Emily C. Jordan Folger Professorship. Established in 1930 by Emily Jordan Folger (Mrs. Henry Clay Folger).

Henry Clay Folger 1879 Professorship. Established in 1930 by Emily Jordan Fol­ger (Mrs. Henry Clay Folger).

Clarence Francis Professorship in the Social Sciences. Established in 1969 in honor of Clarence Francis ’10, former Chairman of General Foods and Amherst Trustee 1944-50.

Julian H. Gibbs Professorship in Natural and Mathematical Sciences. Estab­lished by the Trustees in 1984 to honor Julian H. Gibbs ’46, Professor of Chemis­try and 15th President of the College.

Samuel Green Professorship. Established in 1825, income from this fund supports the Department of Religion or religious advisors at the College.

James J. Grosfeld 1959 Professorship. Established in 2002 by James J. Grosfeld of the Class of 1959, the Grosfeld Professorship is awarded to a senior member of the faculty in the Department of Law, Jurisprudence, and Social Thought, or an allied or successor department.

Edward S. Harkness Professorship. Established in 1930 by Edward S. Hark­ness, New York philanthropist.

William H. Hastie Professorship. Established in 1985 by the Trustees to honor Judge William H. Hastie ’25, the first black federal judge and Chief Justice of the U.S. Court of Appeals for the Third Circuit. Judge Hastie was Trustee 1962-75, emeritus 1975-76.

Hitchcock Professorship in Mineralogy and Geology. Established in 1840 by Samuel A. Hitchcock of Brimfield, Massachusetts, to endow a Professorship of Natural Theology and Geology. In 1873, it was changed to the Hitchcock Professorship of Geology and Zoology. Later, in 1889, the fund name was changed again to the Hitchcock Professorship of Mineralogy and Geology.

Roger C. Holden 1919 Professorship in Theater and Dance. Established by Roger C. Holden through a trust established in 1968, this professorship rec­ognizes a distinguished member of the faculty at Amherst College who has demonstrated excellence in teaching and research as well as dedication to the College. During their lifetimes, Holden and his wife Sylvia were patrons of Amherst College, Pitzer College, and numerous arts and community organiza­tions in southern California and Colorado.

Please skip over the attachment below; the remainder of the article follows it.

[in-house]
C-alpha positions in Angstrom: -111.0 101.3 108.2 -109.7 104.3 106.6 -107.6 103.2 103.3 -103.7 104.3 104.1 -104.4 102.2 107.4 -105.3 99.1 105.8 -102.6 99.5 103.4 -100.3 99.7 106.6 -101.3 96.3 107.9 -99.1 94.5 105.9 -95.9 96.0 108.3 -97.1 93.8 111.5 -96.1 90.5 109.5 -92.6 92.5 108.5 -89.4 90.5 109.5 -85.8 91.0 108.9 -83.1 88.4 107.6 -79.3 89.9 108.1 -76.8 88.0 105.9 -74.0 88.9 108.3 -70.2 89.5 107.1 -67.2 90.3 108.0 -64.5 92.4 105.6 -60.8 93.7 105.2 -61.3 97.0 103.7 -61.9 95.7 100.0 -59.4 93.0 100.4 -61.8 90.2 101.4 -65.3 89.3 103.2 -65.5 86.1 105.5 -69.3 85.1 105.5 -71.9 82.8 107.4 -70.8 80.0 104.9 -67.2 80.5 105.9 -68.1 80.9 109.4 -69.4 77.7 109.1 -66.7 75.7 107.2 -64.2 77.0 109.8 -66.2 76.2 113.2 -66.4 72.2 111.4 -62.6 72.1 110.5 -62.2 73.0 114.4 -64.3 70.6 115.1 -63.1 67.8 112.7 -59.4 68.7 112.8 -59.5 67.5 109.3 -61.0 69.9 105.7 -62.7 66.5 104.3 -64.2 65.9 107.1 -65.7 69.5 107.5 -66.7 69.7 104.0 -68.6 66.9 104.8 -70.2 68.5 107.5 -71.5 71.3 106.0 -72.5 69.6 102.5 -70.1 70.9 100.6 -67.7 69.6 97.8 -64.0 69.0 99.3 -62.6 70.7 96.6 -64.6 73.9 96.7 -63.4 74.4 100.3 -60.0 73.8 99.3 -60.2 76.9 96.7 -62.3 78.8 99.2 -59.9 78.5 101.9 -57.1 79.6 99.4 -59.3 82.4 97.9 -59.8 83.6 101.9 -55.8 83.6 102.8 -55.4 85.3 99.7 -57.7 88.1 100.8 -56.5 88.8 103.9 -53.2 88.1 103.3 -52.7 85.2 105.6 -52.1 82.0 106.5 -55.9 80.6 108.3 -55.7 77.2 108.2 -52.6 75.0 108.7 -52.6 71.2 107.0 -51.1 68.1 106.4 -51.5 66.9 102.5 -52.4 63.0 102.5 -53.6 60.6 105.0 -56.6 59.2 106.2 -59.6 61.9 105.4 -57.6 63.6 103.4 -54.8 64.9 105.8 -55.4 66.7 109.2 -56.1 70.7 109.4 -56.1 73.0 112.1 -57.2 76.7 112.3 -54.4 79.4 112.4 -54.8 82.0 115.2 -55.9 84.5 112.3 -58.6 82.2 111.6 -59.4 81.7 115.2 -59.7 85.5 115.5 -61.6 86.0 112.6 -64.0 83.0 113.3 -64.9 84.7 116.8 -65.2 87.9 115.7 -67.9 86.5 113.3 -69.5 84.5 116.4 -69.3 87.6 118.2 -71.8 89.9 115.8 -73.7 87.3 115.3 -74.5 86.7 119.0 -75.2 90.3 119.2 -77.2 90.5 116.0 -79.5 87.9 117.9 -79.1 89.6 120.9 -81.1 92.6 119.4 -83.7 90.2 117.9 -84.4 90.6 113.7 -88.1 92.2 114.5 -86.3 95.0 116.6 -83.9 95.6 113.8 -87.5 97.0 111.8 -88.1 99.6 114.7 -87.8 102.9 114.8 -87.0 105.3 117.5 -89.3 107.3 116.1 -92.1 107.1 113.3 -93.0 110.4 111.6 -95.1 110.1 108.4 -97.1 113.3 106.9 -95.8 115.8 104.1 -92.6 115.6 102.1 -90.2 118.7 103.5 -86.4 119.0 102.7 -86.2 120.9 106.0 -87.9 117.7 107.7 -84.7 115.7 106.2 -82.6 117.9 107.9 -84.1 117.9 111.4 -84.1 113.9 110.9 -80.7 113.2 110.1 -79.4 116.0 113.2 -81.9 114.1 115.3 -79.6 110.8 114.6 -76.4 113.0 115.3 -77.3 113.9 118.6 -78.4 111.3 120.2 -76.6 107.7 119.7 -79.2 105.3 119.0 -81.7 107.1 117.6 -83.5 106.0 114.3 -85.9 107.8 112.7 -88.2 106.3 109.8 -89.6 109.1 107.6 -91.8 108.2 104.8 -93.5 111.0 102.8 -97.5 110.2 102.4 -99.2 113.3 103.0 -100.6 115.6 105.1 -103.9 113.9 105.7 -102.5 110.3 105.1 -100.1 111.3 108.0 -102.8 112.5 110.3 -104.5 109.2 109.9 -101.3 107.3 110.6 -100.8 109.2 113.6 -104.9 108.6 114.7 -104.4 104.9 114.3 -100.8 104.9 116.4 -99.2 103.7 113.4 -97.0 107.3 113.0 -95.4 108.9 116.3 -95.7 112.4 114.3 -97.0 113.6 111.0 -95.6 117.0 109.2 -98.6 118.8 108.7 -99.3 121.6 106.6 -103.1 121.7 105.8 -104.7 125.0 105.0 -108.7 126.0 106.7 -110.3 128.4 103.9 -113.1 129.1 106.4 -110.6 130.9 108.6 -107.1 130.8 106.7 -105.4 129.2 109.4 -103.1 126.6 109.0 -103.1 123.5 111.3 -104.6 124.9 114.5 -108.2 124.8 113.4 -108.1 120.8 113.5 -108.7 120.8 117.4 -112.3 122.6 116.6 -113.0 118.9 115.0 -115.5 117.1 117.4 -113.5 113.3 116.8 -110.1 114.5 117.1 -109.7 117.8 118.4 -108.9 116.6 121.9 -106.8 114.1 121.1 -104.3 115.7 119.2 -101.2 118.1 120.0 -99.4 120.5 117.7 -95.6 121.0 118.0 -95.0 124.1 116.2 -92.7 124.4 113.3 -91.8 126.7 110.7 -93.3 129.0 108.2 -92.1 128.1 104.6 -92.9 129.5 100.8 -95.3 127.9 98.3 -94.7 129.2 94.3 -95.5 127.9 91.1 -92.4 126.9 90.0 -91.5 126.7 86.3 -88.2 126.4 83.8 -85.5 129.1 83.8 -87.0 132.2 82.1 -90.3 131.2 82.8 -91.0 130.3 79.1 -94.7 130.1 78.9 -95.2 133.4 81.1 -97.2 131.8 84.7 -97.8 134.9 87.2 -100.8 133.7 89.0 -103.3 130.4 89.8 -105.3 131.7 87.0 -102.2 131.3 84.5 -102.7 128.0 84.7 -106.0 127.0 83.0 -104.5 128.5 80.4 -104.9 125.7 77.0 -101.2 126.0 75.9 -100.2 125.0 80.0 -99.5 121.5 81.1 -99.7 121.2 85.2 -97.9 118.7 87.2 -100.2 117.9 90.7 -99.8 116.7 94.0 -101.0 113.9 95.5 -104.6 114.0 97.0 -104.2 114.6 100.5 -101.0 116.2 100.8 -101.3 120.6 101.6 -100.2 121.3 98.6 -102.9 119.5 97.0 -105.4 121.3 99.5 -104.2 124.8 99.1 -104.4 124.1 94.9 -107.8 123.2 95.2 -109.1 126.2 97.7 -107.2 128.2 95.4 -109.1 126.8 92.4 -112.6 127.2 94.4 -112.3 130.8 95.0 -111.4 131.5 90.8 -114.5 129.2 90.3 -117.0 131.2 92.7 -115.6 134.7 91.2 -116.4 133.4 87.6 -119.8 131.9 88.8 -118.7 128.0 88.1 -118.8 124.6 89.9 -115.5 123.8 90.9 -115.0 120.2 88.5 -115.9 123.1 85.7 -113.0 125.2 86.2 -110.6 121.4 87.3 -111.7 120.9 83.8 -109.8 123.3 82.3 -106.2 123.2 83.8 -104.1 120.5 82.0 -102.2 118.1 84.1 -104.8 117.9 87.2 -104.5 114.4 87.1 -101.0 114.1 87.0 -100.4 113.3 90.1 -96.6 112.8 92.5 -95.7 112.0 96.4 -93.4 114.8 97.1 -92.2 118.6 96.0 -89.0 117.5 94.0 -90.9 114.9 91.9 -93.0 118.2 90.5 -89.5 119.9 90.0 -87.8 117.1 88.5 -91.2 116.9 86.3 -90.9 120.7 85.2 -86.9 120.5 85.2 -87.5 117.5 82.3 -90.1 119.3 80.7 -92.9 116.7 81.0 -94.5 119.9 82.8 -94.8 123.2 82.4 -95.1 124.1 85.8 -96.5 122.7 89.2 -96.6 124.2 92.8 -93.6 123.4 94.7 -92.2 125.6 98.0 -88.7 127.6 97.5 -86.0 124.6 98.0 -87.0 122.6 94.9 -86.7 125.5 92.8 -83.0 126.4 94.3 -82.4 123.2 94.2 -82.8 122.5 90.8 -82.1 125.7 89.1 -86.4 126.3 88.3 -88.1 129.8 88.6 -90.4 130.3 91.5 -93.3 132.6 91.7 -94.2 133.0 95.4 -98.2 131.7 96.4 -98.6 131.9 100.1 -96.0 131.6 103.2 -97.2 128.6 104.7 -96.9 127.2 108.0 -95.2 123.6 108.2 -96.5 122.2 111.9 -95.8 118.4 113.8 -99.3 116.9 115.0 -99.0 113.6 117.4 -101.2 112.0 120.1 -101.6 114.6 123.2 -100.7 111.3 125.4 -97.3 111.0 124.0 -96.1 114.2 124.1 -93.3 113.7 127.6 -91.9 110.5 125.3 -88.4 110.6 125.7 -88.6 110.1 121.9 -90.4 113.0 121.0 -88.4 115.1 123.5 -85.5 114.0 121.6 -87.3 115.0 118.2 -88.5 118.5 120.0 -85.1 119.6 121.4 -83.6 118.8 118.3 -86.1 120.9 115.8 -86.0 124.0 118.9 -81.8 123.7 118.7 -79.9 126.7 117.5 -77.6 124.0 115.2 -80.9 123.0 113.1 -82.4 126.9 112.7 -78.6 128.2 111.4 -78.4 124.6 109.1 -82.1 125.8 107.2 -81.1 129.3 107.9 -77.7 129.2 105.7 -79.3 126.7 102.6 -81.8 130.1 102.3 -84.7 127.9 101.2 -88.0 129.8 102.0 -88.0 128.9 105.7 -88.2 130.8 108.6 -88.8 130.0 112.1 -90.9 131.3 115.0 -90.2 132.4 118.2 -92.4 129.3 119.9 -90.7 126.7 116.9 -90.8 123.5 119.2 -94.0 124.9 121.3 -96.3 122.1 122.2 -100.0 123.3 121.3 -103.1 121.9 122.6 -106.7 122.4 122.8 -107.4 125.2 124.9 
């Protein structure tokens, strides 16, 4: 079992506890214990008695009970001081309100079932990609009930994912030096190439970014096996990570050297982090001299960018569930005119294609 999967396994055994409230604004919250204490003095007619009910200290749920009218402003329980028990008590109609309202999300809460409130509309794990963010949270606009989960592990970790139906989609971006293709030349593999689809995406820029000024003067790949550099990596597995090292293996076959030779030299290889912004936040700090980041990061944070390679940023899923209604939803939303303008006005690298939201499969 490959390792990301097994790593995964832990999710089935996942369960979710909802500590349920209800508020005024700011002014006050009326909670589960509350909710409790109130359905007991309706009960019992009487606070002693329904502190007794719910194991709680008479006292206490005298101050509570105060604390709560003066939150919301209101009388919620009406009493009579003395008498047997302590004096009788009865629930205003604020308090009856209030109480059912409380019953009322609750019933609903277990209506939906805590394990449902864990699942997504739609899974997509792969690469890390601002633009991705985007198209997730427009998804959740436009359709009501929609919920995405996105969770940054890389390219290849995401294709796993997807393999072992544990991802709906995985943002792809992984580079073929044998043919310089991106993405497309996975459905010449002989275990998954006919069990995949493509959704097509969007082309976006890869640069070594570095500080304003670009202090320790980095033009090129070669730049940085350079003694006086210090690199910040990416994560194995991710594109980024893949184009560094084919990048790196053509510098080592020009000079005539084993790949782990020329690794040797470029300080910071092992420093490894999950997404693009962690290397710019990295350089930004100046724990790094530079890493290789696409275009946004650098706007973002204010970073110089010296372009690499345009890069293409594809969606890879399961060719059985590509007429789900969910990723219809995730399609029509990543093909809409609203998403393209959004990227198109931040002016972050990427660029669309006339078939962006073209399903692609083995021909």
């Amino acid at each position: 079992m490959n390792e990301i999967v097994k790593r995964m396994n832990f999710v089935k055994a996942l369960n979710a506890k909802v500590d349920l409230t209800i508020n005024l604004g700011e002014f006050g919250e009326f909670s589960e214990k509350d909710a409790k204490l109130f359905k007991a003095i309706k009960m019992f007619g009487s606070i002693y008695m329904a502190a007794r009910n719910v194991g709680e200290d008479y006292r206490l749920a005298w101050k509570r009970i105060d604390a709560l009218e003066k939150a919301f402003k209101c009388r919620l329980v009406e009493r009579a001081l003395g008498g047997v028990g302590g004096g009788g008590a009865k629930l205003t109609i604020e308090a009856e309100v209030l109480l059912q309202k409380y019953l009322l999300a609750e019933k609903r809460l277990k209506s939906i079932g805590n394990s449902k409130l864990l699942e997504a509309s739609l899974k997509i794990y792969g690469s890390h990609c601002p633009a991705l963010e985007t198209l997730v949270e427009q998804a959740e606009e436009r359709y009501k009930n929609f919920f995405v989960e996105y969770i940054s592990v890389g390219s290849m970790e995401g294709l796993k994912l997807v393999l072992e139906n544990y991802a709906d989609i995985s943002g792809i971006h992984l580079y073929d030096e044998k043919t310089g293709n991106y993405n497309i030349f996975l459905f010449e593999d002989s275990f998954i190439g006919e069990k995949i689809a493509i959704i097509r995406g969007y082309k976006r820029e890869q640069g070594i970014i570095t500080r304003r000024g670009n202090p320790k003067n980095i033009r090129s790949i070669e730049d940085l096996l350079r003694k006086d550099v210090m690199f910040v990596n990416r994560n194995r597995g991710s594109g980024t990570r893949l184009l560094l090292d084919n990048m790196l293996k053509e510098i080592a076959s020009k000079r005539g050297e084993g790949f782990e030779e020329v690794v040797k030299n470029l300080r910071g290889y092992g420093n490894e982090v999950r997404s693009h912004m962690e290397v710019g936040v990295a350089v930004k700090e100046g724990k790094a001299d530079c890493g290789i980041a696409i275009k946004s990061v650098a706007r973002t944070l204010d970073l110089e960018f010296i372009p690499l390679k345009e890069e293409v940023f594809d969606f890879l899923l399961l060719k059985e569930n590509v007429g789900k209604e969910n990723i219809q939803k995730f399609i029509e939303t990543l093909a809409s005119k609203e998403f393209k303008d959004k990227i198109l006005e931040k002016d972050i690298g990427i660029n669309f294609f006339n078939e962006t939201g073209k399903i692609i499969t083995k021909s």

Charles Hamilton Houston Professorship. Established in 1987 by Gorham L. Cross ’52 to honor the achievements of Charles Hamilton Houston ’15, principal architect of the legal strategy leading to the 1954 Supreme Court decision pro­hibiting race discrimination in U.S. public schools.

Judaica Fund. The Judaica Fund was established in 1994 by alumni and friends of Amherst College.  This Fund is for two purposes: to endow the College's curricular and scholarly interest in Judaica, and to support Jewish life on campus. The Fund establishes the Judaic Studies Professorship and endows the position of Jewish Religious Advisor.

William R. Kenan, Jr., Professorship. Established in 1969 by the William R. Kenan, Jr., Charitable Trust. Awarded for a three- year appointment, the professorship will be used to recognize and underwrite the work of a senior faculty member, who has demonstrated strong interest and leadership in an interdisciplinary or developing field of study or undergraduate education in general.

Stanley King Professorship in Dramatic Arts. Established in 1968 by the Trustees in recognition of the generosity and service of Stanley King ’03, Presi­dent 1932-46, emeritus 1946-51.

John E. Kirkpatrick 1951 Professorship Fund. Established in 2008, the Kirkpatrick Professorship is awarded by the President and the Dean of the Faculty to a disinguished member of the faculty whose teaching and scholarship include but are not necessarily limited to the interdisciplinary investigation of law, religion, philosophy, and society with an emphaisis on ethics and a preference for United States focused teaching and scholarship.

Alfred Sargent Lee ’41 and Mary Farley Ames Lee Professorship. Established in 2000 by Alfred Sargent Lee ’41 and Mary Farley Ames Lee to recognize a senior member of the faculty who demonstrates distinction in undergraduate teaching and a commitment to the liberal arts tradition at Amherst College.

Lewis-Sebring Professorship in Latin American and Latino Culture. Estab­lished in 2001 by the Lewis-Sebring Family Foundation on behalf of Charles A. Lewis ’64 and Penny Bender Sebring. This professorship promotes the study of the culture, language, politics, history or art of Latin America or Latino America. The professorship honors a member of the faculty whose teaching and scholarship focus on Latin America or the contributions of Latin America to the intellectual and cultural life of the United States.